SHREVEPORT, La. (KSLA) - It’s not exactly the way Magnolia School of Excellence seniors dreamed their final day of school would look like.
“Everyone remain 6 feet apart," announces a Magnolia staff member — preparing the nearly three dozen seniors for a make-shift walk across the stage in the school’s carpool area.
“It’s been such a challenge,” says Assistant Principal Kristen Takara about the last two months of pandemic virtual instruction, and their efforts to make sure all seniors are prepared for the future ahead.
Takara, Principal Mary Nash Robinson, and teachers wanted to give the graduating students a lasting memory of walking across a stage, in the event they’re unable to hold their much more formal, annual event.
As the students’ names were called, they walked across the stage while family members drive by in a car, cheering and honking their horns.
“It’s been crazy. I just want to finish my year off,” says graduating senior Mathew Brothers.
More like, finish off what has been a rocky few years of high school for Mathew.
“Black families don’t deal with mental health issues,” says Mathew’s mother, Amanda. “They just overlook it without getting help."
Amanda says at a very early age, Mathew had moments of extreme anger and crying, tantrums that just didn’t seem typical for a toddler.
“Everyone would say it’s typical, but it was different,” explains Amanda.
The emotional outbursts and moments of isolation continued into his teen years.
Mathew’s love of playing football sadly took a sad turn after his freshman year, eventually being kicked off the team, and later changing schools due to personal behavior issues.
Amanda eventually had Mathew hospitalized where he was diagnosed with depression.
“It was kind of a learning lesson in life,” Mathew said. “Things are going to happen that you don’t want to happen, but you can’t let it set you back.”
Mathew eventually ended up at Magnolia School of Excellence for his junior and senior years.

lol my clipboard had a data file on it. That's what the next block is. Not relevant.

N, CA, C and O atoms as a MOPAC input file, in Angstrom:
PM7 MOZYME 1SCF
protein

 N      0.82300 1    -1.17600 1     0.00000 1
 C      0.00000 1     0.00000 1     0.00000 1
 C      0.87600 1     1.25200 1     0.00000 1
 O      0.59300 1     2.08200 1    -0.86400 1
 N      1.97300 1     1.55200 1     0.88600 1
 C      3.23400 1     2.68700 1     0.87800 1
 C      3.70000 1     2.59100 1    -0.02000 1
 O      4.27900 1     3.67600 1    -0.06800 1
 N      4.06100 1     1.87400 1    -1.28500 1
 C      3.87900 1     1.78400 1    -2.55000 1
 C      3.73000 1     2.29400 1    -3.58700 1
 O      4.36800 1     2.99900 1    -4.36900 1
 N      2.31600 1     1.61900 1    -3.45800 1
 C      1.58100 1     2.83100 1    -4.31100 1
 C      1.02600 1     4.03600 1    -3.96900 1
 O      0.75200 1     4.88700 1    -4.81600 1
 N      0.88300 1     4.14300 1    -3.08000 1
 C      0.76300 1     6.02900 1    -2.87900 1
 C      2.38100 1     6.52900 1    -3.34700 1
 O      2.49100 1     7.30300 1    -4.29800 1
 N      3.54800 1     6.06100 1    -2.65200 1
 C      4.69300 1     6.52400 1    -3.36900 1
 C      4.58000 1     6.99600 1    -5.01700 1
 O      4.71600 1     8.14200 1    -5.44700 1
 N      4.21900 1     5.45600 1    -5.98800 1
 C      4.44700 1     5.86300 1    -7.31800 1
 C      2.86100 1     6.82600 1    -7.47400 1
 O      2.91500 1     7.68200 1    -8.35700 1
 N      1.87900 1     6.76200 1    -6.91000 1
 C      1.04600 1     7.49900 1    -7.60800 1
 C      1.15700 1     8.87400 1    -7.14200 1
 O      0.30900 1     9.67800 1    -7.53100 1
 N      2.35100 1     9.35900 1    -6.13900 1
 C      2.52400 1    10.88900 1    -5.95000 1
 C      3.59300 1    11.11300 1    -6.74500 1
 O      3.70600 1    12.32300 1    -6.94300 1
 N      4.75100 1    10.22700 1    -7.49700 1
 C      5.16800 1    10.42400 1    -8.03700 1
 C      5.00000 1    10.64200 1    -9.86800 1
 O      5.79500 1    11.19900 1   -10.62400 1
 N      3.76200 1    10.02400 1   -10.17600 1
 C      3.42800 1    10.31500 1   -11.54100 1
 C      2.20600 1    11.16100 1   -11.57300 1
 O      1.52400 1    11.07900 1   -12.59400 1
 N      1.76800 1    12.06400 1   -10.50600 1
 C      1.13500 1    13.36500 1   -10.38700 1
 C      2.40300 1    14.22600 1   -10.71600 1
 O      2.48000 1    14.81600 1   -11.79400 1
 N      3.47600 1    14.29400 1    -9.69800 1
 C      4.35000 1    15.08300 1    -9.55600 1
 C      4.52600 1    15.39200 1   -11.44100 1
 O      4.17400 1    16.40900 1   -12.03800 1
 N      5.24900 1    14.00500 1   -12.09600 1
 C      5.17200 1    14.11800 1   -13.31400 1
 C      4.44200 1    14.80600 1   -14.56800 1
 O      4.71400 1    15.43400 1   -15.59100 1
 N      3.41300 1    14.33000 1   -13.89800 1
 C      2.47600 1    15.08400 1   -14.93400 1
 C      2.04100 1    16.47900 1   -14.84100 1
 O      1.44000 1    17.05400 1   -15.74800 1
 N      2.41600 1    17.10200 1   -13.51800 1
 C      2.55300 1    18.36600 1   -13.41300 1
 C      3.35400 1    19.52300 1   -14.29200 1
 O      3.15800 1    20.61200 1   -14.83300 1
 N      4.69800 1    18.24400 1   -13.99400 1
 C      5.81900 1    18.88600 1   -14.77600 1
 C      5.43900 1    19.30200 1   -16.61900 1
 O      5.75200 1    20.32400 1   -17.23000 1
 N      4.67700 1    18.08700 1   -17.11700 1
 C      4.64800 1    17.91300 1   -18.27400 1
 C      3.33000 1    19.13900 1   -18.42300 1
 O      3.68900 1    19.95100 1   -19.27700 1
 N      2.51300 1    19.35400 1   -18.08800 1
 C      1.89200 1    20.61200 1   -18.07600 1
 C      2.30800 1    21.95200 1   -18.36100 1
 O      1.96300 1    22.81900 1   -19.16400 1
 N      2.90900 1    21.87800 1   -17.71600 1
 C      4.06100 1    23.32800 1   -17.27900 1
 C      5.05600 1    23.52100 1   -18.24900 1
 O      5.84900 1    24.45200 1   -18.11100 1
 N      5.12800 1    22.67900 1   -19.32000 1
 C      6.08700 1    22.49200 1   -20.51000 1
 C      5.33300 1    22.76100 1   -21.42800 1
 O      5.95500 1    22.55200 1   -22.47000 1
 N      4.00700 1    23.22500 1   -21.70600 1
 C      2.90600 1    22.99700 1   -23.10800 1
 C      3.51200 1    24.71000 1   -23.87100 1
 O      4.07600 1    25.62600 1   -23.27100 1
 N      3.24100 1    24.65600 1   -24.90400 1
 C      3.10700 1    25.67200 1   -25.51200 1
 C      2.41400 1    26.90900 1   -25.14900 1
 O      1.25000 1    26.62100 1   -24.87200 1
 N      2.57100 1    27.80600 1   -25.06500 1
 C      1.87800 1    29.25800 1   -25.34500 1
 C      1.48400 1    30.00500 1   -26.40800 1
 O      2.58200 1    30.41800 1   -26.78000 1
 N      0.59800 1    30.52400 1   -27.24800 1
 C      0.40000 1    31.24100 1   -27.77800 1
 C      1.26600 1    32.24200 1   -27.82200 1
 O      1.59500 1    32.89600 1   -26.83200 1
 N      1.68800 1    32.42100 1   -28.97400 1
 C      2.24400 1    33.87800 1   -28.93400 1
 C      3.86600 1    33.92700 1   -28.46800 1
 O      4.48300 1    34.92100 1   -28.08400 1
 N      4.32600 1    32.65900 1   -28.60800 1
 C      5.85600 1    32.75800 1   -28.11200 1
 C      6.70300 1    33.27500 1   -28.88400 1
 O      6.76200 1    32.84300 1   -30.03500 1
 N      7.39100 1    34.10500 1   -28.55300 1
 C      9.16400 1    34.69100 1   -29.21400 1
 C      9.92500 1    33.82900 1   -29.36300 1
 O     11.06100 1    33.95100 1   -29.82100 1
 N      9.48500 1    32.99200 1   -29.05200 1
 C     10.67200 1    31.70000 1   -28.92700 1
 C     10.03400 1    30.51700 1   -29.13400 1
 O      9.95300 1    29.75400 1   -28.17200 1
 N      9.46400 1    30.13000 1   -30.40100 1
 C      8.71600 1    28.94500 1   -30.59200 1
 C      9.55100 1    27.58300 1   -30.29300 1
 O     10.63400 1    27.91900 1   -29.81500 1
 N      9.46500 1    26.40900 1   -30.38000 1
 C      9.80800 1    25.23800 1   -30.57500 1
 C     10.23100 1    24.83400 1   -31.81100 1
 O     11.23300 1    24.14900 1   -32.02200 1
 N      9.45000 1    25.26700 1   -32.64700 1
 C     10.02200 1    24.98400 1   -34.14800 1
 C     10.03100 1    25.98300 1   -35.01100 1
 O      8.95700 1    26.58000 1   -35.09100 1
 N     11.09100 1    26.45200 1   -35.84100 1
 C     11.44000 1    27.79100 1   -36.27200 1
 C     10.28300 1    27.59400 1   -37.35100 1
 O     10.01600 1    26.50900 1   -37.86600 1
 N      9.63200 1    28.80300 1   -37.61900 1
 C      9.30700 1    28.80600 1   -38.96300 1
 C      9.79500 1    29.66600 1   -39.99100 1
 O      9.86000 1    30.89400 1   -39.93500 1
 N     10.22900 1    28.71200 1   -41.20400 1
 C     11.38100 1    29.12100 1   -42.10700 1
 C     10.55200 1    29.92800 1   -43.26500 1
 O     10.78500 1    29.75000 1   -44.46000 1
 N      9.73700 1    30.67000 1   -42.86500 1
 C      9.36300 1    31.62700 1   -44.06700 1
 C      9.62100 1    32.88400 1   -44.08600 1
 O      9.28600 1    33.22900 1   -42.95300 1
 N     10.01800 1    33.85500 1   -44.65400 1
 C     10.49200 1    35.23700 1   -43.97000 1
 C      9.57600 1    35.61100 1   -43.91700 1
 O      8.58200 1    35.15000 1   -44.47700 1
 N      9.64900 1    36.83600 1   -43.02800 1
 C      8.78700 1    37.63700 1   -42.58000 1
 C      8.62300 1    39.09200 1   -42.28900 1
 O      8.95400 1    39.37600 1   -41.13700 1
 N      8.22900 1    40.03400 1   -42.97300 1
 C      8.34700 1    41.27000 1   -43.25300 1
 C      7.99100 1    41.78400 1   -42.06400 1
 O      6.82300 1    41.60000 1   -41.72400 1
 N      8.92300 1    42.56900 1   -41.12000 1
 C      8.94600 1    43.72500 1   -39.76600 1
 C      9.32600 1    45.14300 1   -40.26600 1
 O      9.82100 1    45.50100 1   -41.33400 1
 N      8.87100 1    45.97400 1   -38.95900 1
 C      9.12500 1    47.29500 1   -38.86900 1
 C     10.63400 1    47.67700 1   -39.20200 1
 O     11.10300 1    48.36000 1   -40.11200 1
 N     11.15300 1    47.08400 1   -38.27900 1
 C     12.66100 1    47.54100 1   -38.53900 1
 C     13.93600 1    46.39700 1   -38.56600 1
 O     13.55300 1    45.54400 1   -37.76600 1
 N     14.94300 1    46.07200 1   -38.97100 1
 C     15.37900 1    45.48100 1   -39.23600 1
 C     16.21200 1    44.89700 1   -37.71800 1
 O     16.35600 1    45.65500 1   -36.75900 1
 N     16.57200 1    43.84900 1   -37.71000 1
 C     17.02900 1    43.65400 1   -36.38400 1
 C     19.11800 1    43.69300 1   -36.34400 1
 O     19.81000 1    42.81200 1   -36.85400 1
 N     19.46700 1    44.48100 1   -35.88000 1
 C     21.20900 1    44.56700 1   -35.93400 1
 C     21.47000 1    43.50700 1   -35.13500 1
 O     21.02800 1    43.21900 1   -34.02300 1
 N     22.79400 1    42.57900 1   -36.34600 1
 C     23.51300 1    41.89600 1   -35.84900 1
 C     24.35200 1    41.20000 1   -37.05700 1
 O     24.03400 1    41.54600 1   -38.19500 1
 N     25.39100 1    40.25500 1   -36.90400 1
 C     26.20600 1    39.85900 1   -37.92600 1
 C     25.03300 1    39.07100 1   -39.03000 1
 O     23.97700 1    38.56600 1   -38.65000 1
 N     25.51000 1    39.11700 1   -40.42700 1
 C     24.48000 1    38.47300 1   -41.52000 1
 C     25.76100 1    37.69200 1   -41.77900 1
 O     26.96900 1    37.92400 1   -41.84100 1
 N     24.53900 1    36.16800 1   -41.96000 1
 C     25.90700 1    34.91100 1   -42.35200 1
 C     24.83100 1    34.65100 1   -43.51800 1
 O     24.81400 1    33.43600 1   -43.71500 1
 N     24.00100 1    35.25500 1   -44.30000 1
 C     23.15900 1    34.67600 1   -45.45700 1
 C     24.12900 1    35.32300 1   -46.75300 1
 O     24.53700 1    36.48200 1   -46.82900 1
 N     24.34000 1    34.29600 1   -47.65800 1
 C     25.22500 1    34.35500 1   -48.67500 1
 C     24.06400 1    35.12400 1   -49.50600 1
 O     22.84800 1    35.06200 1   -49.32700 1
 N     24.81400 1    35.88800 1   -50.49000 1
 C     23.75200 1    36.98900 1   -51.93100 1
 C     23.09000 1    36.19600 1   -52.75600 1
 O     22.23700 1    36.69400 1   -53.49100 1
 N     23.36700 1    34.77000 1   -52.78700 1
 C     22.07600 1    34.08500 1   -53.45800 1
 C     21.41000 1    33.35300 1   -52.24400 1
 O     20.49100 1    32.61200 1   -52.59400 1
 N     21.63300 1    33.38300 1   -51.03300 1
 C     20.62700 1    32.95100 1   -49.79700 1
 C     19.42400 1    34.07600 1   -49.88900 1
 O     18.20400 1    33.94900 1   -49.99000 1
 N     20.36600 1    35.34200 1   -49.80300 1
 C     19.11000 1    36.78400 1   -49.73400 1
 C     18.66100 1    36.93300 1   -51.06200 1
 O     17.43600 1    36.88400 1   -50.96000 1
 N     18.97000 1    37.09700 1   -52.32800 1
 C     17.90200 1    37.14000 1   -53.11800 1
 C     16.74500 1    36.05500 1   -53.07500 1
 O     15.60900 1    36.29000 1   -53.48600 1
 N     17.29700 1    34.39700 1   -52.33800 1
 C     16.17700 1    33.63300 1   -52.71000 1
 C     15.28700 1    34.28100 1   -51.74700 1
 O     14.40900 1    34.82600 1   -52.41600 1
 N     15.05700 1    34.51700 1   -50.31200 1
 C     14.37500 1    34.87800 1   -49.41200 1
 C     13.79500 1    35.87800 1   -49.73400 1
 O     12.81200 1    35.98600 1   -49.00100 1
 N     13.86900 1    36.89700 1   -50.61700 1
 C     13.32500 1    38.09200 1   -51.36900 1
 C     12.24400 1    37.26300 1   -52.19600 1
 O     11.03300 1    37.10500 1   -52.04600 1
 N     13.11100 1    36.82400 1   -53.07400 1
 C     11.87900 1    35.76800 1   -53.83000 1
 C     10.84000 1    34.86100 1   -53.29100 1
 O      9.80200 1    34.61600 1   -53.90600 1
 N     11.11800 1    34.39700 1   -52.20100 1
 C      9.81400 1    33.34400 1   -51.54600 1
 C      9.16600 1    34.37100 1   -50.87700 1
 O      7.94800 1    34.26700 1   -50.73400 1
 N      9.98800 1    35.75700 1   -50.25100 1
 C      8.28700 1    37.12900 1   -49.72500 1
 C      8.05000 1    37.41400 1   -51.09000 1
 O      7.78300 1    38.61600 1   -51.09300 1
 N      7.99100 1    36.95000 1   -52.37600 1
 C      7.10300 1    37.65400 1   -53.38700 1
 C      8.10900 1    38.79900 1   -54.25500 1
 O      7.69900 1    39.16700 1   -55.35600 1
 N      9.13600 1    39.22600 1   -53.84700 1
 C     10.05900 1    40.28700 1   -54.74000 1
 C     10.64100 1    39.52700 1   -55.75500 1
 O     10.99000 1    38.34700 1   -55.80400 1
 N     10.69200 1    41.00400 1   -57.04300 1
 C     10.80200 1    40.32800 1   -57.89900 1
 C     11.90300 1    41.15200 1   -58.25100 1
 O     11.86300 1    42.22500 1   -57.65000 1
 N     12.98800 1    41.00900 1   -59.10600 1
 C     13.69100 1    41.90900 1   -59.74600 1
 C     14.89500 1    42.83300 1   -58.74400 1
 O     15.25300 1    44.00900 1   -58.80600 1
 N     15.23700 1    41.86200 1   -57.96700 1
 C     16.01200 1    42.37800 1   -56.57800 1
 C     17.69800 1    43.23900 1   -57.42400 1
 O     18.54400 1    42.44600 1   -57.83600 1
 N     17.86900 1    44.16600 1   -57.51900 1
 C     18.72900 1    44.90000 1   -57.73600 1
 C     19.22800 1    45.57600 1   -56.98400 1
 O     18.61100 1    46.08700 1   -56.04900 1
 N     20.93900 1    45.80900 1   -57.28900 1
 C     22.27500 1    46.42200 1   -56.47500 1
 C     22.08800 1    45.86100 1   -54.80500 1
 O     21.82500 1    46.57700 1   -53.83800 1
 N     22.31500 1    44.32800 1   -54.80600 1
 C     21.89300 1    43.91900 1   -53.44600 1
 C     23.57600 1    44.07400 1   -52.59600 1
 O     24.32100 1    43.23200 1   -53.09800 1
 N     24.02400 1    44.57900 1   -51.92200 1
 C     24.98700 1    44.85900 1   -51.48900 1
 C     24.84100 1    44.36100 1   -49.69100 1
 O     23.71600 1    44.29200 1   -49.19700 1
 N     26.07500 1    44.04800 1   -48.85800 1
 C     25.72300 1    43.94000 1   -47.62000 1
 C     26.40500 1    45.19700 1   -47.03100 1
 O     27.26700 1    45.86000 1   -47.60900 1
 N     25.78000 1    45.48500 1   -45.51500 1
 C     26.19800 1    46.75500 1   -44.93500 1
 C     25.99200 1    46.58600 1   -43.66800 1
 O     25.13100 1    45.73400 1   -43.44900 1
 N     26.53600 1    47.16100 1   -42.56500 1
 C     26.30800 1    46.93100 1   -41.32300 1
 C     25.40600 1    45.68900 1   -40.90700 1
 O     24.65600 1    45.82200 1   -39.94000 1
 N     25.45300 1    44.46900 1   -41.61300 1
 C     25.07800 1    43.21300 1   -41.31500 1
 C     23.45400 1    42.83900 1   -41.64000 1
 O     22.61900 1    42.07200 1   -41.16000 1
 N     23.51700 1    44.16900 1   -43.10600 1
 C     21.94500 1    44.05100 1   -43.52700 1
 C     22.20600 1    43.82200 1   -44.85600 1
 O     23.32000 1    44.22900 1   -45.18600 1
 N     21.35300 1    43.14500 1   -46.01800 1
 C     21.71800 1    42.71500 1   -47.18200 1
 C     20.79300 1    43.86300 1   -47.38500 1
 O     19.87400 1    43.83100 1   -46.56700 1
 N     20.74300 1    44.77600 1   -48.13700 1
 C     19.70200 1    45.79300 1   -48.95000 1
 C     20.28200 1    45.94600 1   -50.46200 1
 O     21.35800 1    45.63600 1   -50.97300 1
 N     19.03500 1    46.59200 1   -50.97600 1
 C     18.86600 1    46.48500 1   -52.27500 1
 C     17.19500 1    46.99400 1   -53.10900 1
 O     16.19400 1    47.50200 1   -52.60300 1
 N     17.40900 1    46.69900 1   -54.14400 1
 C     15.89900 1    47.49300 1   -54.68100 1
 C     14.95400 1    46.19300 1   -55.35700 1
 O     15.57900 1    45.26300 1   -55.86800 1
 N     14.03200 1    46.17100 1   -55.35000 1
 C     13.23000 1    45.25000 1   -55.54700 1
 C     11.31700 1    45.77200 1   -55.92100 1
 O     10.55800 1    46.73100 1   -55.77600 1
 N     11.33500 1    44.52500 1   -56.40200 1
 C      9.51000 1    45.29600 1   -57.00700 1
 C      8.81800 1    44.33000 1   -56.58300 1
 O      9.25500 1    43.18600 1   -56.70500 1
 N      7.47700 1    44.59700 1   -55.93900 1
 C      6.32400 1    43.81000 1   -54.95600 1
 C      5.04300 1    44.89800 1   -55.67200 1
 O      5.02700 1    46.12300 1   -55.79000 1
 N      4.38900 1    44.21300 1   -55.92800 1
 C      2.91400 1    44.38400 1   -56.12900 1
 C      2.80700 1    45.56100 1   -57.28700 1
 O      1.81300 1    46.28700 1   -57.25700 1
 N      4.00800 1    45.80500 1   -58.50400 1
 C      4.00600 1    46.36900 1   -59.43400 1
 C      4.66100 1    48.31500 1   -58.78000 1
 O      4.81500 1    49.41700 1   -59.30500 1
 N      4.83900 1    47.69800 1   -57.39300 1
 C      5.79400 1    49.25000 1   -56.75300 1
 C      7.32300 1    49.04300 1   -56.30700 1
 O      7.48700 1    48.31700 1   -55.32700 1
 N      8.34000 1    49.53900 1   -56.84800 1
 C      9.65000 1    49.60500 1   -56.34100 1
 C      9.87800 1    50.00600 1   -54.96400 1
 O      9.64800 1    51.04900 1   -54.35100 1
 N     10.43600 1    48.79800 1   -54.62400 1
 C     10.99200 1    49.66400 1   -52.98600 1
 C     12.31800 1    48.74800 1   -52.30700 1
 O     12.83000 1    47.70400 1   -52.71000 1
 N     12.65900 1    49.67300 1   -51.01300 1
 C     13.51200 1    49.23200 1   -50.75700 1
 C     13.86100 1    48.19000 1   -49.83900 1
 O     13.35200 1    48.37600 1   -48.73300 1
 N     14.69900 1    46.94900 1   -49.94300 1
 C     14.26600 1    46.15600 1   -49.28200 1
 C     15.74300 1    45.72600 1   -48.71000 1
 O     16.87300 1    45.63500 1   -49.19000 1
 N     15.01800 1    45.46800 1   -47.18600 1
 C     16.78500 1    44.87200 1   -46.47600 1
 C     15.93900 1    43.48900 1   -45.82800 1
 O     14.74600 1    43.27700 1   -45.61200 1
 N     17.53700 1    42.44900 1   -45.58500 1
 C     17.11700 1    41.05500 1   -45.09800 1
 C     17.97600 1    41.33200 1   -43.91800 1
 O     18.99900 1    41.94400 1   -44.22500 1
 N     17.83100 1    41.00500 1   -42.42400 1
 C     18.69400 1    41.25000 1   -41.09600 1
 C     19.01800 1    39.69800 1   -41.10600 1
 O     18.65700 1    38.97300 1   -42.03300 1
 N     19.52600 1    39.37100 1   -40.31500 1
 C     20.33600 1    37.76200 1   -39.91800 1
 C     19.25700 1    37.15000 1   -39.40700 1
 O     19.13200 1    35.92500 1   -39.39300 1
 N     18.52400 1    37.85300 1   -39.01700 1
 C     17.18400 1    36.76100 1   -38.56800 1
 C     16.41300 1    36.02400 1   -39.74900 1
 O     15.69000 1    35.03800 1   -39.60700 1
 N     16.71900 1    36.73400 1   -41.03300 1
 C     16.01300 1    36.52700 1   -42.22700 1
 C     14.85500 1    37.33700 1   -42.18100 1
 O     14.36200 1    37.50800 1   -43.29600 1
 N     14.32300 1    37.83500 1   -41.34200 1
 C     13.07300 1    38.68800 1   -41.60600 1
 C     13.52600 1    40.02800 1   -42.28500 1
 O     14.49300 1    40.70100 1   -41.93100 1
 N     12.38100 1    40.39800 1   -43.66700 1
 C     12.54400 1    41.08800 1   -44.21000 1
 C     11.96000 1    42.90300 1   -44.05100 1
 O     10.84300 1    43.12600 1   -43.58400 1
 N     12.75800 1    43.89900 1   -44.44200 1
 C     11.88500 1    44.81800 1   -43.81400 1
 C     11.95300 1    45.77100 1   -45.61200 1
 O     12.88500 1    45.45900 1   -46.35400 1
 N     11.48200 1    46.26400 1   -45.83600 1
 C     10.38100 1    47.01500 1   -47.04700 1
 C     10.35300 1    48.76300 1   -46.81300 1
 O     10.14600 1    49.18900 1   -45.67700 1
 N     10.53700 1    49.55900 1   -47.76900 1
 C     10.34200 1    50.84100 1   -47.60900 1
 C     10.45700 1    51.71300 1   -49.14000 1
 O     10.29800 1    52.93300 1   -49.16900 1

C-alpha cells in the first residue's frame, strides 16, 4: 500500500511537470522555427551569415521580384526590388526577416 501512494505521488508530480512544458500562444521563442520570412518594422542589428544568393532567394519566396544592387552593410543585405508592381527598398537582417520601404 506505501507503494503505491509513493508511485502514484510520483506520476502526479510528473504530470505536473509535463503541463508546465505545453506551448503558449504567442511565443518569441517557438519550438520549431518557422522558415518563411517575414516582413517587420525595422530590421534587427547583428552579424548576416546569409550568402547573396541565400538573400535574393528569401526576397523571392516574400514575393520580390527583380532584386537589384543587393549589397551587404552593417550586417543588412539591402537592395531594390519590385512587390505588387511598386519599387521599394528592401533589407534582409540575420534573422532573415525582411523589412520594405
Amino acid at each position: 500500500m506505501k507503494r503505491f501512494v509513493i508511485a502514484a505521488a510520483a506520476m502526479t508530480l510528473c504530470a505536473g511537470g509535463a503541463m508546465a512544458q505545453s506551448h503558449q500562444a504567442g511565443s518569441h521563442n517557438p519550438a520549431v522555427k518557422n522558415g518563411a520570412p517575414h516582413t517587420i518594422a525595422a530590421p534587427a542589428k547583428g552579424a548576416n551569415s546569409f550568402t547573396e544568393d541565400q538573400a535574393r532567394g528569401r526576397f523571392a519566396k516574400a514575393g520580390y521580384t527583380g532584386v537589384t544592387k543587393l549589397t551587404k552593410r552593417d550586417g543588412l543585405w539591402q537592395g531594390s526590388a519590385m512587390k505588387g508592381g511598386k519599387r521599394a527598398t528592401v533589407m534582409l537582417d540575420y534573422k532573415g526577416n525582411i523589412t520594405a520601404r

“God has plans for everyone in the world,” he added.
Magnolia will hold it’s official graduation July 30 at Broadmoor United Methodist Church, so Mathew will eventually walk with his graduating class, something his mother wasn’t able to do with hers.
“It bothers me now because I didn’t get a chance to walk. I don’t have pictures of me in a cap and gown,” a tearful Amanda recalls.
She admits, she too suffered from bouts of depression, and at one time was hospitalized.
With three months to go before her graduation, Amanda dropped out of school due to emotional struggles, later graduating via an online course months later.
When battling depression, anything can potentially send some of its sufferers into a tailspin. That could have happened just weeks ago after the passing of Mathew’s great-grandmother.
“It was like a stab in the heart,” Mathew said.
His mother says Mathew was extremely close to her mother, Bertha, and he took it hard.
“It’s hard because she was my best friend,” Amanda said. “She was the foundation of our family. She was our everything.”
Through it all, Amanda said Mathew handled it well and was able to continue his virtual learning during the pandemic, leading up to graduation.
“I see him breathing now," Amanda said. “His big smile is back.”